Carl Pavano tried to pitch through a shoulder injury early on this season and was absolutely terrible, finally shutting things down in early June.
He’s made slow progress since then and based on his minor league rehab outing last night at Single-A it doesn’t like he’ll be rejoining the Twins for a while. Joe Frisaro of MLB.com reports that Pavano threw three scoreless innings, but his fastball topped out in the mid-80s.
Afterward the 36-year-old right-hander said his shoulder “feels better” but “I’d like to see the velocity come back a little more.”
Pavano had a 6.00 ERA in 11 starts before going on the disabled list and there’s obviously little chance of the Twins being able to trade the impending free agent before August 31, so Minnesota may not have a ton of motivation to push him back into the rotation.
The Astros’ bullpen did yeoman’s work in place of the injured Dallas Keuchel on Monday against the Tigers. Keuchel is temporarily sidelined with a pinched nerve in his neck.
Brad Peacock made the spot start, limiting the Tigers to one hit and two walks with eight strikeouts over 4 1/3 innings. Chris Devenski took over with one out in the fifth, finishing out that inning as well as the sixth and seventh, facing the minimum. Will Harris pitched a perfect eighth and Ken Giles closed out the 1-0 victory in the ninth. Devenski, Harris, and Giles each had two strikeouts.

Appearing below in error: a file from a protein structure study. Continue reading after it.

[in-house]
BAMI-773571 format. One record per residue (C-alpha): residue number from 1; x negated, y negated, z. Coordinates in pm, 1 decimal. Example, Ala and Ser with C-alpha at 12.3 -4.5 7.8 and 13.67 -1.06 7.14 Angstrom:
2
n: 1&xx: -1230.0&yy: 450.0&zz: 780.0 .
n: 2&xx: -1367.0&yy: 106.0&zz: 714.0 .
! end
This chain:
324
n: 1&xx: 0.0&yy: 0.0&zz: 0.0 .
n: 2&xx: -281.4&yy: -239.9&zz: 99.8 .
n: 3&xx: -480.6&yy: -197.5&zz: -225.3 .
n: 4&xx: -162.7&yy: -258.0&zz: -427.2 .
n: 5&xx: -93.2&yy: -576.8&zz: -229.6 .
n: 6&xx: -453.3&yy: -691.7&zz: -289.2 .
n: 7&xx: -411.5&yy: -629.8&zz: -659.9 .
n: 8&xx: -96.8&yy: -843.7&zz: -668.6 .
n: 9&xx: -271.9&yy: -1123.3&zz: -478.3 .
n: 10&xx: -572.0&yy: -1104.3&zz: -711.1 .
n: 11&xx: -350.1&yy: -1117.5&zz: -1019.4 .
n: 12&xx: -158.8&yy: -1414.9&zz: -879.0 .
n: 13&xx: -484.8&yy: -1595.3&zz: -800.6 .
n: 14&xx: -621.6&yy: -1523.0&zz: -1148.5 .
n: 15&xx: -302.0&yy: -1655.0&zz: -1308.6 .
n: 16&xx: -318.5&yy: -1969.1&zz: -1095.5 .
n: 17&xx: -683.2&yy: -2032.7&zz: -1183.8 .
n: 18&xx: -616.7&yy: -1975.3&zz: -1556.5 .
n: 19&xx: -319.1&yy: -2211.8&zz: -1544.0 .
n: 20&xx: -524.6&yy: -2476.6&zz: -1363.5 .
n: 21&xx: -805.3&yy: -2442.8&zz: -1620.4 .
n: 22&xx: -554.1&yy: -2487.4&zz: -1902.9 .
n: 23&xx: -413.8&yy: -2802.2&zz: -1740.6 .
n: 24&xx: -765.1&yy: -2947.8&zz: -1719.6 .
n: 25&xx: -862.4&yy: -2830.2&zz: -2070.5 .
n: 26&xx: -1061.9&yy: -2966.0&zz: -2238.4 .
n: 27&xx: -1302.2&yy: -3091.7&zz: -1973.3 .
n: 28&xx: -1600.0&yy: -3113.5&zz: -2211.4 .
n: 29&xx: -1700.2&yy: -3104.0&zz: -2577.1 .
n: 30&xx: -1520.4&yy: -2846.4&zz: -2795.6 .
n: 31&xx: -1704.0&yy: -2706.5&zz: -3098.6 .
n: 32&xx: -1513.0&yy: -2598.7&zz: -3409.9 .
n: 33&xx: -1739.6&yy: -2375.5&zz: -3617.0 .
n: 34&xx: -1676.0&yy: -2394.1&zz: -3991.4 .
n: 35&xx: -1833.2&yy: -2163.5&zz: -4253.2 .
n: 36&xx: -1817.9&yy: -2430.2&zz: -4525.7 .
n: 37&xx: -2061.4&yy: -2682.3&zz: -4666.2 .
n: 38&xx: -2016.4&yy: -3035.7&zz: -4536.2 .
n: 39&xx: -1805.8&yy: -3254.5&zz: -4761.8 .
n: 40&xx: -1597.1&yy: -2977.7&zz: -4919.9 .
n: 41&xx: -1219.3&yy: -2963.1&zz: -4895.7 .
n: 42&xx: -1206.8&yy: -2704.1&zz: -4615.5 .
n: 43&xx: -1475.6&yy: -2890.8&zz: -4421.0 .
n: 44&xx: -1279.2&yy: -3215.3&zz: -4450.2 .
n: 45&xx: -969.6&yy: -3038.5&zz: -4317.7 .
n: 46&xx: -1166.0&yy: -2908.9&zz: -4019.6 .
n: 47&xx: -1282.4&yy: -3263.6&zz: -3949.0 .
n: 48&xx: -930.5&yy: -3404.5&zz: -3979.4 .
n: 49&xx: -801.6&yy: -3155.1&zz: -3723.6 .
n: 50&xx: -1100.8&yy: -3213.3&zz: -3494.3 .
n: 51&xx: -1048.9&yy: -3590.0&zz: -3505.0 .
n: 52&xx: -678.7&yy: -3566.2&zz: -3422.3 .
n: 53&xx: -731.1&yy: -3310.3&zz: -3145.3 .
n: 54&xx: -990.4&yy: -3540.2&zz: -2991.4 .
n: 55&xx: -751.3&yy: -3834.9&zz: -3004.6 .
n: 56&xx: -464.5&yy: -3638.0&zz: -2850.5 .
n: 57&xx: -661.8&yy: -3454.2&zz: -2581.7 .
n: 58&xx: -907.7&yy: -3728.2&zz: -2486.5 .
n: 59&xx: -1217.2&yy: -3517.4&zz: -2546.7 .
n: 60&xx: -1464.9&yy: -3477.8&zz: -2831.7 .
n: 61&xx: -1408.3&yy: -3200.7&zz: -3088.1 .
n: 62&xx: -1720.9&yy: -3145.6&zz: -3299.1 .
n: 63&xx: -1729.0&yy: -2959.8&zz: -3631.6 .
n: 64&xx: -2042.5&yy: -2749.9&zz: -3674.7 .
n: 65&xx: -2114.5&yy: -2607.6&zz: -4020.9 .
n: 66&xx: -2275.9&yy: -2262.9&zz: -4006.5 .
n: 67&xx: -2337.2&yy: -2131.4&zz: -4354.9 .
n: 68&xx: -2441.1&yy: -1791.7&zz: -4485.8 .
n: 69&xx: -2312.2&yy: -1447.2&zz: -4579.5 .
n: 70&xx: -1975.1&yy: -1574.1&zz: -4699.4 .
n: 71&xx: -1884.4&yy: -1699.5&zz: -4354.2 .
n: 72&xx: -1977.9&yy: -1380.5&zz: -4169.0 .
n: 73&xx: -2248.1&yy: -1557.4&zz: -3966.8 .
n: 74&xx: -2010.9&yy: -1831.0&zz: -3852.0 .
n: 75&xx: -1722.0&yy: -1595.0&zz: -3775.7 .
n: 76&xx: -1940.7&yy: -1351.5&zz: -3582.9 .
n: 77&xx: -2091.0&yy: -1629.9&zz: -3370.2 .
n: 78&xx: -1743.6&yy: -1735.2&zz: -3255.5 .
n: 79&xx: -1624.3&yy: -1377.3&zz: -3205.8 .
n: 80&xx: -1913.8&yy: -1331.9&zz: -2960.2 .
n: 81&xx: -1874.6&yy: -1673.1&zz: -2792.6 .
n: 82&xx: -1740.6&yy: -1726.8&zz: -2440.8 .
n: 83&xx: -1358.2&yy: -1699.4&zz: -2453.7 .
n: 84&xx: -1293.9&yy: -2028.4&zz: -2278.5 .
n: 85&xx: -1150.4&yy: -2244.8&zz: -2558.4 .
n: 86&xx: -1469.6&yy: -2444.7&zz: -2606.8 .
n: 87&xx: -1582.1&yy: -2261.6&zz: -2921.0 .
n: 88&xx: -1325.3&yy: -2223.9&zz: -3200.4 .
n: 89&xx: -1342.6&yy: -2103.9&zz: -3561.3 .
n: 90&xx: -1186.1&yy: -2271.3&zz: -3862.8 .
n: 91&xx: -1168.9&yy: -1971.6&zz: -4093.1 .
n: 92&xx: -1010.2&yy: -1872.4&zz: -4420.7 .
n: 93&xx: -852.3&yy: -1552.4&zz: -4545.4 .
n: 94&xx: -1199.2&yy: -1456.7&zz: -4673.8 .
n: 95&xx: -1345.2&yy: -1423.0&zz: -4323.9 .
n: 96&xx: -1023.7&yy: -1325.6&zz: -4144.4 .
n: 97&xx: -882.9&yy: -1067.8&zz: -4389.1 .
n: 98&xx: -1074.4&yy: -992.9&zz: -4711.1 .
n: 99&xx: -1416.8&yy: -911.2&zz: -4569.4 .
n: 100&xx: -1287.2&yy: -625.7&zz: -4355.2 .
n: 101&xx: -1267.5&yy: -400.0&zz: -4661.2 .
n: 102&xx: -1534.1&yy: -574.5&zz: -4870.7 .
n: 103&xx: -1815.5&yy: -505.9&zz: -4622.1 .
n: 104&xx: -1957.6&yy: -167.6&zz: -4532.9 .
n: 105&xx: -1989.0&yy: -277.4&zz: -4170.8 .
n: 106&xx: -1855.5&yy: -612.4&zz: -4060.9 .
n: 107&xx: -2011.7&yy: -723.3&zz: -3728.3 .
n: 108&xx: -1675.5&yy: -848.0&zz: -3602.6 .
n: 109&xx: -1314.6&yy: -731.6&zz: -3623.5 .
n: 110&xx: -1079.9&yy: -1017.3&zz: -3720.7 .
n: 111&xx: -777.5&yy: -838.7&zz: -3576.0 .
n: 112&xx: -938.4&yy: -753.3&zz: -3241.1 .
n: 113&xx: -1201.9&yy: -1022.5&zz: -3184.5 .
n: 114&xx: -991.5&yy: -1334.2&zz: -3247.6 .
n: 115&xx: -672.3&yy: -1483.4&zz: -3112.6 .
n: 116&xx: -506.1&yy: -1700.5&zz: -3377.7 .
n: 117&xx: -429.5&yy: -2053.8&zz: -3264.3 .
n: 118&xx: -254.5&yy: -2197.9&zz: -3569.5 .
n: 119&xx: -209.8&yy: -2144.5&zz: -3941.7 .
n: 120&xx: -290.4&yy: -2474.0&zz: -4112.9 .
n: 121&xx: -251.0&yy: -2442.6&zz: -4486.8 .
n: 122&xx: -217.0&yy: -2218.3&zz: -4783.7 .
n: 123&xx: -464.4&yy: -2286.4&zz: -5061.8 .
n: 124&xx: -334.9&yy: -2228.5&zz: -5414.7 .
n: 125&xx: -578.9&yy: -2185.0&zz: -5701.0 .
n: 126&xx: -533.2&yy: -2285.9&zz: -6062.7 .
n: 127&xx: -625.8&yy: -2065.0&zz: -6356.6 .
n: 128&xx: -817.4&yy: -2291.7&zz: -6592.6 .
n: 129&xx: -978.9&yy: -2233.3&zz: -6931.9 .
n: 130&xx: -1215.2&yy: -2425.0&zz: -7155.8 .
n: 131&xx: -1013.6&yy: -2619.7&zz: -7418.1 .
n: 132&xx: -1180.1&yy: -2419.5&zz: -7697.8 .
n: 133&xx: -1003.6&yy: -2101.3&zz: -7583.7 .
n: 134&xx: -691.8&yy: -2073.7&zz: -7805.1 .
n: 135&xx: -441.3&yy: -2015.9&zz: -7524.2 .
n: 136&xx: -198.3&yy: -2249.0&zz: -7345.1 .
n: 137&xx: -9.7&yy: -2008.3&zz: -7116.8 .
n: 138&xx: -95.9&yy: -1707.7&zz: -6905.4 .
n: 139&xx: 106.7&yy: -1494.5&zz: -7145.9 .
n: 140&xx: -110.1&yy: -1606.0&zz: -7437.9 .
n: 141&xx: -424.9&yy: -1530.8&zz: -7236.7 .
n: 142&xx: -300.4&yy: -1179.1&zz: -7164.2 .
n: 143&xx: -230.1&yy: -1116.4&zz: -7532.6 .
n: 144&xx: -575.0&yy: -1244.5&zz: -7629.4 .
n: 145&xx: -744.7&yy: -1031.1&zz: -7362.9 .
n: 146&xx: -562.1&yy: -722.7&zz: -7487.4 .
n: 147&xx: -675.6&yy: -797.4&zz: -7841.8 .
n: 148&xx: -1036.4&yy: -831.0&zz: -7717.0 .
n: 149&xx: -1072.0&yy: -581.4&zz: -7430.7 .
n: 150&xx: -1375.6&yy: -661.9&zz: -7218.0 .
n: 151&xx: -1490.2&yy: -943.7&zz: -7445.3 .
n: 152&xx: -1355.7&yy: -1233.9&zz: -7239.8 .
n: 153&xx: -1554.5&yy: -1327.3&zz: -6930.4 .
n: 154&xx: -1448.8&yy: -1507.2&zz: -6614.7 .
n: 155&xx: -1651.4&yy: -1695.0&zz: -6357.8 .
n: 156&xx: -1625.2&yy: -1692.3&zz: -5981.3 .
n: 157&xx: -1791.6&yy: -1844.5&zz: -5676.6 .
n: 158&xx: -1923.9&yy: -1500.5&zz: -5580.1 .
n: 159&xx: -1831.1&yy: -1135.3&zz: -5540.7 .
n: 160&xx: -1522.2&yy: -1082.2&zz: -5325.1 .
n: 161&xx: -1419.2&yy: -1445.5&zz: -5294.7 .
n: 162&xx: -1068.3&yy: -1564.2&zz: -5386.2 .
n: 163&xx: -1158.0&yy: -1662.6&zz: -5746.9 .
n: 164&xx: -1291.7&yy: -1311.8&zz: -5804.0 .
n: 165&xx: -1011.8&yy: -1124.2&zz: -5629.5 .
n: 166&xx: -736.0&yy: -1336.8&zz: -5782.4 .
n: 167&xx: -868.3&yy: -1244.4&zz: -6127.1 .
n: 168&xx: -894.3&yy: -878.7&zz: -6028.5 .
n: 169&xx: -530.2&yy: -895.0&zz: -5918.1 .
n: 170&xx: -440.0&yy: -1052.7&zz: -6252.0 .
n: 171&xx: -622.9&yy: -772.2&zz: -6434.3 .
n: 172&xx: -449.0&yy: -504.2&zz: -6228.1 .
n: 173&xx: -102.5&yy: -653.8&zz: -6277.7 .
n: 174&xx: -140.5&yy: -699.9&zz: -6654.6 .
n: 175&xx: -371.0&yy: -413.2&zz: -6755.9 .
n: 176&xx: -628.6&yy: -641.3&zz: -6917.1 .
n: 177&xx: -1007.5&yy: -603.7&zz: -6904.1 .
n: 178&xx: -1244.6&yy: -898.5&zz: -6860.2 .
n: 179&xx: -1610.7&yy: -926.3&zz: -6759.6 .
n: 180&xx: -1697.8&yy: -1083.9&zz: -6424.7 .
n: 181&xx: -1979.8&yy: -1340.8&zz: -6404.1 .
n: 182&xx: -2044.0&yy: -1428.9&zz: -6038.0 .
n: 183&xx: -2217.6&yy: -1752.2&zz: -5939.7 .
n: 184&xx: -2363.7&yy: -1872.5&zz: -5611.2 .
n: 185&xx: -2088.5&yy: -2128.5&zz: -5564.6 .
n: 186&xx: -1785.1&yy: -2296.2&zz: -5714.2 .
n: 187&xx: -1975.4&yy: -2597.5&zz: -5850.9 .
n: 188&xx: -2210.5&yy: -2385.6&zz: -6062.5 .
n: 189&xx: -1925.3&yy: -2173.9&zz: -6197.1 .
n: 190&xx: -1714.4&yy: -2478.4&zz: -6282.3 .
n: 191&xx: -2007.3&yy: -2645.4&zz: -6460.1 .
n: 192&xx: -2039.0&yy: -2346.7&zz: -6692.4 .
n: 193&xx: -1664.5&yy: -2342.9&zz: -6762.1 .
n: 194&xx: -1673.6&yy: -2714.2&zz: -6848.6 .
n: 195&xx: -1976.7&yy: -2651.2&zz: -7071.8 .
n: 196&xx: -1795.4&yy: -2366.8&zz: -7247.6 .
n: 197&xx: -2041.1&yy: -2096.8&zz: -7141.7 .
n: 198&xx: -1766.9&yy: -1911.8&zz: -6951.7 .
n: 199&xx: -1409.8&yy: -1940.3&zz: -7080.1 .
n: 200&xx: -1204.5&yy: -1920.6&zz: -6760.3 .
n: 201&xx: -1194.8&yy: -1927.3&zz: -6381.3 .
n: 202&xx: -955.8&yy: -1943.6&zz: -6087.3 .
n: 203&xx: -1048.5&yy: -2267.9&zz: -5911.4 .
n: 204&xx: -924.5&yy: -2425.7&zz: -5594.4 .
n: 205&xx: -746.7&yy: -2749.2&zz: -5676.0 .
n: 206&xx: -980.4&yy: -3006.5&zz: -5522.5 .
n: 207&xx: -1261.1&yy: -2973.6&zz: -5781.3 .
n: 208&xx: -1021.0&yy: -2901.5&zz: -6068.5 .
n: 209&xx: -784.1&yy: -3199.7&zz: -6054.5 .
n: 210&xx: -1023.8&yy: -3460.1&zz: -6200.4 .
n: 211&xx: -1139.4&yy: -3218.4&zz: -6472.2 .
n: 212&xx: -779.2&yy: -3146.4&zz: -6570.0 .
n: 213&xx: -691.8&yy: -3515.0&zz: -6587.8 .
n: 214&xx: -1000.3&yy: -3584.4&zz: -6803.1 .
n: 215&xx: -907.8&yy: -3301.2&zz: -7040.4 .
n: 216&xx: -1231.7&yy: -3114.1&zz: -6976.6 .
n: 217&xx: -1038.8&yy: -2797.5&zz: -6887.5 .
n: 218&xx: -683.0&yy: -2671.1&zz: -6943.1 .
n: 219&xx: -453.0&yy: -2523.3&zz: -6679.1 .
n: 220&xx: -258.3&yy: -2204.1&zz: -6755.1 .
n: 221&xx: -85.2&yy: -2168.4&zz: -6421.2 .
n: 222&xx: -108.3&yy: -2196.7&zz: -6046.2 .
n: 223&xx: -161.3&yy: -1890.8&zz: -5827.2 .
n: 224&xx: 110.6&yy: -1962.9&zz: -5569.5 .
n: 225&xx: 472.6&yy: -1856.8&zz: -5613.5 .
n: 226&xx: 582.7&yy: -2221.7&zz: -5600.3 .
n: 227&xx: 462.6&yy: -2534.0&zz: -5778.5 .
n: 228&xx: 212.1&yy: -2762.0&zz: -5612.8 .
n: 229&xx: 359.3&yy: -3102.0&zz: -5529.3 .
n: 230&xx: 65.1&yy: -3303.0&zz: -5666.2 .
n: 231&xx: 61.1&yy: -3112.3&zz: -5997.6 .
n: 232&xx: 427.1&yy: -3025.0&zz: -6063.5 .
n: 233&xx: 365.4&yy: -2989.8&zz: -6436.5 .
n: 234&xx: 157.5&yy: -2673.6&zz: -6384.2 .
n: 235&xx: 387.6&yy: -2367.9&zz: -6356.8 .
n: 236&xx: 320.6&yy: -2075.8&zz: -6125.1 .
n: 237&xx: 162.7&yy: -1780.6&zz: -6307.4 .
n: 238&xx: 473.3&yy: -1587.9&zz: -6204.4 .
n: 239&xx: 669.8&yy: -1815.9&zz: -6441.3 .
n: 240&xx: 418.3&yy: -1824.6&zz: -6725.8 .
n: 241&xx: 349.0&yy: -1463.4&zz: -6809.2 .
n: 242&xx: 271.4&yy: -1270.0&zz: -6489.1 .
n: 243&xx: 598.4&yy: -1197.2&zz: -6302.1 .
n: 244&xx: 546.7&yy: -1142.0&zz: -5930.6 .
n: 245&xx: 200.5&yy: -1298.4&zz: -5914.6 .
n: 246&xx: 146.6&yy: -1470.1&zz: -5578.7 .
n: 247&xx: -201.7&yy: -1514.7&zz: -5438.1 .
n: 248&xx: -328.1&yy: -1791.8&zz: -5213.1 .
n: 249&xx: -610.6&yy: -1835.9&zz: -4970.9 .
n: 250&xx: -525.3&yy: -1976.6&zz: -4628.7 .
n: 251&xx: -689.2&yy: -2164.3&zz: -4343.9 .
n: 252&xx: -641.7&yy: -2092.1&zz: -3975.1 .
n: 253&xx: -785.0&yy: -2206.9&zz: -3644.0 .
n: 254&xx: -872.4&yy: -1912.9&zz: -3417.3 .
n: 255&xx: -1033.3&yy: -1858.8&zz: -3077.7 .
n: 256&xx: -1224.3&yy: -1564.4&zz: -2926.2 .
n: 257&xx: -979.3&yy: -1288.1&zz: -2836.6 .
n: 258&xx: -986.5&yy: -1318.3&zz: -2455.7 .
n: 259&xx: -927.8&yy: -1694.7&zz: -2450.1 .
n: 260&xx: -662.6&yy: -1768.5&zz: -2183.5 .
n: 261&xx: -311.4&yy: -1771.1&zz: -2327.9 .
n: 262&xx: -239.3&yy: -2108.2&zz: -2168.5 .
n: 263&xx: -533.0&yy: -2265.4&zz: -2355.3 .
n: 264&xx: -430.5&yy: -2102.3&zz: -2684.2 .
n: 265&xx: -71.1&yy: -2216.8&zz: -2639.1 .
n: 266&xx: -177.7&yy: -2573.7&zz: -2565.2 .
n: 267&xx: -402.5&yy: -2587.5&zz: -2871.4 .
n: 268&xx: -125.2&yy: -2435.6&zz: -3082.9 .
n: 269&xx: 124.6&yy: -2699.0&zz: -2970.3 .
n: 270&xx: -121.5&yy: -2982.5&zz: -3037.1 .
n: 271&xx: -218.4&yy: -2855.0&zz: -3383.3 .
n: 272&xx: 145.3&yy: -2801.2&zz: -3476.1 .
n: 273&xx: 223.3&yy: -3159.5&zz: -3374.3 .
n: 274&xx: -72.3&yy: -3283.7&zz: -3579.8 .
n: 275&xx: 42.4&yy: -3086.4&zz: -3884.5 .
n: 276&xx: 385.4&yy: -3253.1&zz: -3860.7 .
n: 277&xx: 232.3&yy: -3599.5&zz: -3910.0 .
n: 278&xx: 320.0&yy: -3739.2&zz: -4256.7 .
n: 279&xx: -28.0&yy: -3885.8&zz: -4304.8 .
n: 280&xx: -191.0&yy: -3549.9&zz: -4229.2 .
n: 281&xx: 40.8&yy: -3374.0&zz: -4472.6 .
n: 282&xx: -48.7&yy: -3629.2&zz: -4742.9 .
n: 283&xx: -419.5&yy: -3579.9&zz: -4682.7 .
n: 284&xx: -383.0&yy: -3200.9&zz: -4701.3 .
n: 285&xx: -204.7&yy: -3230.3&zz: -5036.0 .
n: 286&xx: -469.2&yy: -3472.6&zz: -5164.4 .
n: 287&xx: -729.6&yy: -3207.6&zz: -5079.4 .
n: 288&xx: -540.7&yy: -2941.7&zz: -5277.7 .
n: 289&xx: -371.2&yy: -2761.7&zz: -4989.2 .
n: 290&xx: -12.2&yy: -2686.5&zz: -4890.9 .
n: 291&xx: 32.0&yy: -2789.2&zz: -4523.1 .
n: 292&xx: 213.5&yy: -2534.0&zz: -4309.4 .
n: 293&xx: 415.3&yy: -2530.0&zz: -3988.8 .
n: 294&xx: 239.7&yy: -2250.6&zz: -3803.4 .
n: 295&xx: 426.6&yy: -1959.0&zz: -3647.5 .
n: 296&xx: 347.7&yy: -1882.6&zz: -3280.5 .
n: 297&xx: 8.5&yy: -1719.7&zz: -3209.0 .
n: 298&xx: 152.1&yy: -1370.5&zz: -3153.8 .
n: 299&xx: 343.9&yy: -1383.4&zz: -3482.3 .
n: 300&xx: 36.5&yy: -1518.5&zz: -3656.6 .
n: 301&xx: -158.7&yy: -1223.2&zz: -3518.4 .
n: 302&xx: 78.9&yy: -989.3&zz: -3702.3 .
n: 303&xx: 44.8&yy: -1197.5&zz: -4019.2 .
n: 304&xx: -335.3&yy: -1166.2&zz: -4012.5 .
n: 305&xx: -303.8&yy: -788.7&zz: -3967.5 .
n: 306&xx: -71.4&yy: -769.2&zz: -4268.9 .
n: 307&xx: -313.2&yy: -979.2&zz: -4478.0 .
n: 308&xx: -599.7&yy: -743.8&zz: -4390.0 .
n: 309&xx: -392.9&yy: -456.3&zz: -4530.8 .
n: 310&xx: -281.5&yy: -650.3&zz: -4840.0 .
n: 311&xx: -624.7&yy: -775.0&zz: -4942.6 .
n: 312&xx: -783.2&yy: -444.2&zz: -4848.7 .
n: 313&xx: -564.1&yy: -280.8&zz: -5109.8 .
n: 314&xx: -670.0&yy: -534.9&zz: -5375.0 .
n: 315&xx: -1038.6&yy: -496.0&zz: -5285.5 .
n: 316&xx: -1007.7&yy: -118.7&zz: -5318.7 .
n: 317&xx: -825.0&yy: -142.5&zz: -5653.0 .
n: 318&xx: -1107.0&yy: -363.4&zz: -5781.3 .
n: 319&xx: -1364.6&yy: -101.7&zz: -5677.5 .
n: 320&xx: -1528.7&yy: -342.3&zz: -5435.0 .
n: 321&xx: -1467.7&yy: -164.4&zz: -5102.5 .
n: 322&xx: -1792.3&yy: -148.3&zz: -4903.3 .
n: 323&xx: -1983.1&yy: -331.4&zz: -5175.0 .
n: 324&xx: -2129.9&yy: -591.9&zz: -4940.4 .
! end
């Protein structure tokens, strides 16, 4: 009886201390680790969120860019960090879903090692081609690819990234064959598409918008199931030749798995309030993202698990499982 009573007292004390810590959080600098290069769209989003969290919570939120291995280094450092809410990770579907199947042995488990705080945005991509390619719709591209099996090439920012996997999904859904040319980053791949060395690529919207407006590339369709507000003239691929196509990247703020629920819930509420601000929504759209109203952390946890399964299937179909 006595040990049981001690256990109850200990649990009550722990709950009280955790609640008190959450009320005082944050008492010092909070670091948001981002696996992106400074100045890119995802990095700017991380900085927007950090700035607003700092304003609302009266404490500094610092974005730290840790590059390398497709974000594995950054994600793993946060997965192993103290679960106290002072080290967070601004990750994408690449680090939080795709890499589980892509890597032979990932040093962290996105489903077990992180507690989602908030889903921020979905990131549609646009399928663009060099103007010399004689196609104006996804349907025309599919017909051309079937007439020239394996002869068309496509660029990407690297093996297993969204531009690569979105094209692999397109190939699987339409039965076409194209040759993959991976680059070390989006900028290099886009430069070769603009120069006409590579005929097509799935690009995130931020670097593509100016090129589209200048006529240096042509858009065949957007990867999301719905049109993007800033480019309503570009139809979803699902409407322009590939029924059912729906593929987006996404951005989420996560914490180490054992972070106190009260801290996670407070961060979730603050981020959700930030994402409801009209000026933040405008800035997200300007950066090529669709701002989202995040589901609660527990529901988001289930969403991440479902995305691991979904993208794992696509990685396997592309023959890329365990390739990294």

The Astros scored their only run in the bottom of the first inning as George Springer drew a leadoff walk, then scored on Jose Altuve‘s one-out double. Tigers starter Brad Fulmer pitched well enough to win on most days, giving up the lone run in seven frames.
After Monday’s win, the Astros became the first team to reach 30 wins, sitting on a 30-15 record. With a +55 run differential, even their expected record matches up with their actual record.
Braves second baseman Brandon Phillips became the 337th player in baseball history to hit 200 career home runs, driving a solo home run to left-center field during Monday night’s home game against the Pirates. Phillips is the 14th second baseman (who played a min. of 75 percent of his career games at the position) to rack up at least 200 career home runs.
Phillips, 35, entered Monday’s action batting .290/.345/.405 with two home runs and 12 RBI in 142 plate appearances. If he’s anything, he’s consistent, as he finished with an adjusted OPS between 90-99 (100 is average) every year between 2012-16 and it was sitting at 97 coming into Monday.